Having cold feet can be really distracting. It may be hard to focus or get things done! And while cold feet is often caused by low temps, there might be other reasons. Learn about these nine possible reasons why your feet feel frozen.
1. Raynaud’s Disease
Obviously, low temperatures can make your feet cold. But when they become numb, a disorder called Raynaud’s disease might be the reason. It happens when smaller arteries become narrow, stopping the blood supply to your skin and extremities. The fingers are usually affected, but 40% of Raynaud’s patients see symptom in the toes.
But this is a rare condition. Only 5 percent of Americans have this disease.1
Hypothyroidism, or an underactive thyroid, develops when your thyroid gland doesn’t make enough thyroid hormone (TH). Unfortunately, your body’s temperature and energy are regulated by TH. So if there isn’t enough TH, you’ll have a hard time dealing with the cold.2
Hypothyroidism is also a common cause of peripheral neuropathy. The good news? It’s easy to diagnose with thyroid level blood tests.3 Once the hypothyroidism is under control, the severity of cold feet should lessen.
3. Nerve Damage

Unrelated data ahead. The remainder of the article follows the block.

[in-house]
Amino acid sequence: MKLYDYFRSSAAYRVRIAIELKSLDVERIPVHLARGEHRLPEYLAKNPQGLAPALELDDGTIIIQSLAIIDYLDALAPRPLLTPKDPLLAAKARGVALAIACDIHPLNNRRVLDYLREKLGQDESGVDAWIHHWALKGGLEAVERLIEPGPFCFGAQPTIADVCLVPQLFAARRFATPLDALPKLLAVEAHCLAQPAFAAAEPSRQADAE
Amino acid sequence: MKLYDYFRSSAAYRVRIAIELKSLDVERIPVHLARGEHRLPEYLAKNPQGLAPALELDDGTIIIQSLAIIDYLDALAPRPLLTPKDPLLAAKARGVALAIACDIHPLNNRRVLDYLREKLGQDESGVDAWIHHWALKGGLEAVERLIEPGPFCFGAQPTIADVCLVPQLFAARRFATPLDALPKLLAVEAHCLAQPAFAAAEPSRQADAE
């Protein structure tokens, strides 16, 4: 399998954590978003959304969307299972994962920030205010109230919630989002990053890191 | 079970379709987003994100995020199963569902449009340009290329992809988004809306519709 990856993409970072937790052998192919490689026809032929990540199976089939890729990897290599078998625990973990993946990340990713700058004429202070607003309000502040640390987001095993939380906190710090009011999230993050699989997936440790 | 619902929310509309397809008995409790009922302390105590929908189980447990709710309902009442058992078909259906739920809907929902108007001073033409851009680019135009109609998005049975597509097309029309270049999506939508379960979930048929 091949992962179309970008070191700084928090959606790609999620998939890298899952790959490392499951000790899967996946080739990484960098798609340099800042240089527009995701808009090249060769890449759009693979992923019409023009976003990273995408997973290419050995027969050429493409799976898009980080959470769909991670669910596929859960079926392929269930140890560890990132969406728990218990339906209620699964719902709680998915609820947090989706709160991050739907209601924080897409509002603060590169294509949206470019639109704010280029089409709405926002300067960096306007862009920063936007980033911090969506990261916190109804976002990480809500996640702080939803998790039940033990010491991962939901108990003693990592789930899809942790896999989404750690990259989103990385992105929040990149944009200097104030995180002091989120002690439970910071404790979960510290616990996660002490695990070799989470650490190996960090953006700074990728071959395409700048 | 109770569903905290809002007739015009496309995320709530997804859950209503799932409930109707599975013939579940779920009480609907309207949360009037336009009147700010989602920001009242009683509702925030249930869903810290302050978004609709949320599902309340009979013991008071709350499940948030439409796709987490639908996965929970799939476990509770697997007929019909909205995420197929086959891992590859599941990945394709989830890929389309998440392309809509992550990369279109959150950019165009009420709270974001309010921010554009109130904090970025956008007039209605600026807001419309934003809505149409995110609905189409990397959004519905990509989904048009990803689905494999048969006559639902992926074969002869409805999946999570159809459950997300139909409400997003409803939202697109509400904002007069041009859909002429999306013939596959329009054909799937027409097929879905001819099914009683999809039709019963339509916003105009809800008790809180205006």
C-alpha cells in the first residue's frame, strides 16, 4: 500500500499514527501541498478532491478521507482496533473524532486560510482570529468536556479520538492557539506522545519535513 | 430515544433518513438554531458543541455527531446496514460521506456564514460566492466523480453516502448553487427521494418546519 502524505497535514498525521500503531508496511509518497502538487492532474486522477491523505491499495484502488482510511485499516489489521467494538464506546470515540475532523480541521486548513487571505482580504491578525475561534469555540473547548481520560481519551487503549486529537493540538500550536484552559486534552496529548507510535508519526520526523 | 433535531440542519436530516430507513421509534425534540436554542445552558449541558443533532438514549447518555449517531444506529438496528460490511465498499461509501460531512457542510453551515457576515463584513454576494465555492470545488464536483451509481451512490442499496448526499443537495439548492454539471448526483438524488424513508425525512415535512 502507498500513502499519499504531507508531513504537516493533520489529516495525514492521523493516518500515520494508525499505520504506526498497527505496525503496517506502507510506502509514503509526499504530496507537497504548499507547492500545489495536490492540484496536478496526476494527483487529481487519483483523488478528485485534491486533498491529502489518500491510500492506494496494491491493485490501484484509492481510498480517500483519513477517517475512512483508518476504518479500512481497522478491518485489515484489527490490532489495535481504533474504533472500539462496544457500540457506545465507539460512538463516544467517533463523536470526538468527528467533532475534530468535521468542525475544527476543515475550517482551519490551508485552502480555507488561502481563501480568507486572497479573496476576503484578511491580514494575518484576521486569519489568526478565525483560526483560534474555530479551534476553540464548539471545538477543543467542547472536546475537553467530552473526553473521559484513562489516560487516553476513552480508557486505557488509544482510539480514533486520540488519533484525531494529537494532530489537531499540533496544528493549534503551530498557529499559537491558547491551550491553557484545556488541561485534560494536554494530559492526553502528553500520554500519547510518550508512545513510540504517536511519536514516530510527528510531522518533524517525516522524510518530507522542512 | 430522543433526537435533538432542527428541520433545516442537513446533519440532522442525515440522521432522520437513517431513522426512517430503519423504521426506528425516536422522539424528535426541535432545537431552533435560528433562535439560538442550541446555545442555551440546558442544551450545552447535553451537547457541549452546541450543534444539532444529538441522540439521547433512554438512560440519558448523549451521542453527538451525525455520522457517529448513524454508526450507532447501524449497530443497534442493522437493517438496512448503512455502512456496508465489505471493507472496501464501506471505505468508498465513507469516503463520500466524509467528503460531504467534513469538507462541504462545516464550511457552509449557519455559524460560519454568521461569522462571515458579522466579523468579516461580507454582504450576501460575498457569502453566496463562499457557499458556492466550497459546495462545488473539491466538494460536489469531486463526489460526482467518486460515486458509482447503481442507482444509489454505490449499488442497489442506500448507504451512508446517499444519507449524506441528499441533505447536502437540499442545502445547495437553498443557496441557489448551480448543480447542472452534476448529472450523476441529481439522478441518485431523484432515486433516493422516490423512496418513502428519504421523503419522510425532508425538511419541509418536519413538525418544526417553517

Peripheral neuropathy, or nerve damage, is very common.4 It’s marked by pain, numbness, and tingling in the feet. You also won’t be able to detect temperature changes, because the nerves’ sensations aren’t working properly.5
The possible causes are endless. Examples include poor blood flow, high levels of toxins, rheumatoid arthritis, inflammation of the blood vessels, shingles, and low vitamins of B12 – just to name a few.6 Conditions on this list, like hypothyroidism, diabetes, and excessive alcohol intake may also be the culprit. So it’s extremely important to visit your doctor. Several tests might be needed before the problem is found.
Your blood is in charge of transporting oxygen throughout the body. It’s like fuel for your skin, organs, and cells. But if you have anemia, your blood cannot perform this properly.7 The result is cold feet and hands along with pale skin and headaches.
Usually, anemia is caused by low iron intake. But it can happen during pregnancy, heavy periods, and any kind of blood loss. Ulcers and blood disorders might also lead to anemia.8 Treatment will depend on the specific cause.
5. Excessive Sweating
Your body sweats in order to cool down.9 However, if you have excessive sweating, you might feel pretty chilly. And your extremities will be the first to know!
Sweating too much may be from overactive sweat glands, a disorder called hyperhidrosis. The body sweats to cool down, even when it doesn’t need to.10 Excessive sweating might also be a symptom of conditions like menopause and hyperthyroidism.11
6. Smoking And Alcohol Abuse
Normally, your blood vessels transport nutrients to the peripheral nerves. But smoking prevents this because it constricts those vessels. Eventually, the nerves become weak and damaged.12
About half of heavy alcohol drinkers will also develop peripheral neuropathy. Alcohol literally poisons the nerves, making them weak over time.13 Chronic intake is also linked to vitamin deficiencies, which contributes to the risk.14